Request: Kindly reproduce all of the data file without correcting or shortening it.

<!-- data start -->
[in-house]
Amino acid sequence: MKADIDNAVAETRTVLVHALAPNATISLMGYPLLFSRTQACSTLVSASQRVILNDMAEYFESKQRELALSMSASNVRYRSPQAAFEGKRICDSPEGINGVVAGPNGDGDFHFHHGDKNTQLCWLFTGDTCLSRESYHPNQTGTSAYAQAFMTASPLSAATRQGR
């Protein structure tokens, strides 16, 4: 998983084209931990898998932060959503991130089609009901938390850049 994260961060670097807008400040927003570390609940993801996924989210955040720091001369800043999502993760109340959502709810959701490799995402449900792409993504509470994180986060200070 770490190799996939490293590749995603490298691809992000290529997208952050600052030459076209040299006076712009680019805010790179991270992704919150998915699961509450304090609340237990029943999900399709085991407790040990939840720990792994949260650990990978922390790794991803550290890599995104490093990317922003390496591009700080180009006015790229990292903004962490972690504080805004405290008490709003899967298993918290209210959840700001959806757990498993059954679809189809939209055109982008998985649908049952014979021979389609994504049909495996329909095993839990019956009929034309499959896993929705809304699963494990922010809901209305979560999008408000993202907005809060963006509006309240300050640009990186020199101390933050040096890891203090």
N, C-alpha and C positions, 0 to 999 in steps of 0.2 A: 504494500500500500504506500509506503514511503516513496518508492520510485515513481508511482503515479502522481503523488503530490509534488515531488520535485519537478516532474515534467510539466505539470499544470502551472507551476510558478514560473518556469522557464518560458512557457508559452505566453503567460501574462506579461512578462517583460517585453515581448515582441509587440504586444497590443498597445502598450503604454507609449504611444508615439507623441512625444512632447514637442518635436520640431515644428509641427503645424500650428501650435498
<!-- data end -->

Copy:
[in-house]
Amino acid sequence: MKADIDNAVAETRTVLVHALAPNATISLMGYPLLFSRTQACSTLVSASQRVILNDMAEYFESKQRELALSMSASNVRYRSPQAAFEGKRICDSPEGINGVVAGPNGDGDFHFHHGDKNTQLCWLFTGDTCLSRESYHPNQTGTSAYAQAFMTASPLSAATRQGR
């Protein structure tokens, strides 16, 4: 998983084209931990898998932060959503991130089609009901938390850049 994260961060670097807008400040927003570390609940993801996924989210955040720091001369800043999502993760109340959502709810959701490799995402449900792409993504509470994180986060200070 770490190799996939490293590749995603490298691809992000290529997208952050600052030459076209040299006076712009680019805010790179991270992704919150998915699961509450304090609340237990029943999900399709085991407790040990939840720990792994949260650990990978922390790794991803550290890599995104490093990317922003390496591009700080180009006015790229990292903004962490972690504080805004405290008490709003899967298993918290209210959840700001959806757990498993059954679809189809939209055109982008998985649908049952014979021979389609994504049909495996329909095993839990019956009929034309499959896993929705809304699963494990922010809901209305979560999008408000993202907005809060963006509006309240300050640009990186020199101390933050040096890891203090």
N, C-alpha and C positions, 0 to 999 in steps of 0.2 A: 504494500500500500504506500509506503514511503516513496518508492520510485515513481508511482503515479502522481503523488503530490509534488515531488520535485519537478516532474515534467510539466505539470499544470502551472507551476510558478514560473518556469522557464518560458512557457508559452505566453503567460501574462506579461512578462517583460517585453515581448515582441509587440504586444497590443498597445502598450503604454507609449504611444508615439507623441512625444512632447514637442518635436520640431515644428509641427503645424500650428501650435498